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WTO report shows, despite trade restrictions remaining high, facilitation for imports are being made


The report, which focuses on the period from mid-October 2019 to mid-May 2020, covers new trade and trade-related measures implemented by WTO members.

While the full impact of the COVID-19 pandemic cannot be fully assessed as it is not yet entirely reflected in trade statistics, it has undoubtedly caused social disruptions and altered the global economy. However, it is important to note that before the world entered a pandemic Global trade had already begun to slow down due to slowing global economic growth and heightened trade tensions. In 2019, merchandise trade growth was down by 0.1% and 3%, respectively, for the first time since 2009. In spite of this, however, commercial services exports increased by 2% in 2019 although the pace of growth was down sharply from 9% in 2018. 

In its April 2020 trade forecast, the WTO came up with two scenarios as possible outcomes for the global crisis, one more optimistic than the other. The optimistic outlook sees the volume of world merchandise trade contracting by 12.9% and world GDP slipping by 2.5%, while the more pessimistic outlook sees reductions by 31.9% and 8.8%, respectively. Data and indicators in mid June show that the outcome was more consistent with the optimistic scenario; however, this does not necessarily mean that the pessimistic predictions or worse cannot still be realized, as it that final result largely depends on the changes between now and the rest of the year.

To maneuver in this new trading environment, WTO members and observer’s implemented 363 new trade and trade-related measures: 198 trade-facilitating and 165 trade-restricting. 256 of the total measures were COVID-19 related, 147 trade-facilitating, and 109 trade-restricting. Most of these measures were implemented in the early stages of the pandemic; however, by mid-May 57% of COVID-19 related measures were actually trade-facilitating and about 28% of the trade restrictive measures had been repealed by members. One hundred and seven (107) of the other measures undertaken were not COVID related, of which 51 measures were trade facilitating. In particular, those which were import-facilitating brought in an estimated value of USD $739.4 billion, the second-highest figure for such measures since October 2012. The other 56 measures, trade-restrictive, estimated for a trade coverage of USD $423.1 billion, the third-highest value recorded since October 2012. All the Import-restrictive measures implemented since 2009, and still in force, are estimated to affect 8.7% of world imports (USD 1.7 trillion).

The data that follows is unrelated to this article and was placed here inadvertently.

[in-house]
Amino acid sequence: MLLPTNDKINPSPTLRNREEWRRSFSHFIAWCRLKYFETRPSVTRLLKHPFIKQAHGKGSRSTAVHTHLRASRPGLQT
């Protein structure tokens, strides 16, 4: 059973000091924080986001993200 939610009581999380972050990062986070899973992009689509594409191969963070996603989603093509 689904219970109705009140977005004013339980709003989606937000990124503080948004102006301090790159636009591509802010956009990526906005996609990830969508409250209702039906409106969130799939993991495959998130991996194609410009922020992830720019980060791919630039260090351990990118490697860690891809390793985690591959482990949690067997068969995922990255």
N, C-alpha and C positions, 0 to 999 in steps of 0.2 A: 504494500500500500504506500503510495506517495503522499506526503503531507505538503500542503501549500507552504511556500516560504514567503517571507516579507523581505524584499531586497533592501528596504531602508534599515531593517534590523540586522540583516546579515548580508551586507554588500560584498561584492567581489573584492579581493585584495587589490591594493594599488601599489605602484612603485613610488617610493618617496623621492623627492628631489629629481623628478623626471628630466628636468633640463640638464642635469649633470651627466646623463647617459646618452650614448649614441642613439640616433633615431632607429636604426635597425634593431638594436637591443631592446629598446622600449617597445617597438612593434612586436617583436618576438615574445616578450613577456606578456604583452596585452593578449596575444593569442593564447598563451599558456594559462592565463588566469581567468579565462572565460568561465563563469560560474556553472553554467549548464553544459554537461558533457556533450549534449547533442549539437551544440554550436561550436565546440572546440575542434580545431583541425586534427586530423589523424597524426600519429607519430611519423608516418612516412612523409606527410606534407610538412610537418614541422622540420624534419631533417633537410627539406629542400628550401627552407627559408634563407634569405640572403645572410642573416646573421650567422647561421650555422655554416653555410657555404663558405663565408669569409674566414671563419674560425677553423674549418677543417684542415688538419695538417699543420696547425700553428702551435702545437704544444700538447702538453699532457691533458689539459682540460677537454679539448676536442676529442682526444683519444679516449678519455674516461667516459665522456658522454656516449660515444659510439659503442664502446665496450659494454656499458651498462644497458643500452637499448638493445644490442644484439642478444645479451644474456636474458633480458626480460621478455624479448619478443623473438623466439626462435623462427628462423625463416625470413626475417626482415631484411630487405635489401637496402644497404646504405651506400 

In terms of services, most of the measures introduced by members were trade-facilitating, especially in response to the pandemic. However, a number of measures were trade-restrictive; these came in the areas concerned with strategic and national security as well as related to foreign investment.

The report also highlights economic support measures taken as part of the overall trade policy of members. 468 COVID-19-related general economic support measures were identified among members in response to the economic and social turmoil caused by the pandemic. These measures mostly included credit guarantees, stimulus packages, monetary, fiscal and financial measures as well as preferential loans. Collectively worth trillions in US dollars, these measures have been taken by governments to stimulate their economies during this time of economic downturn and to prepare the ground for a strong recovery.

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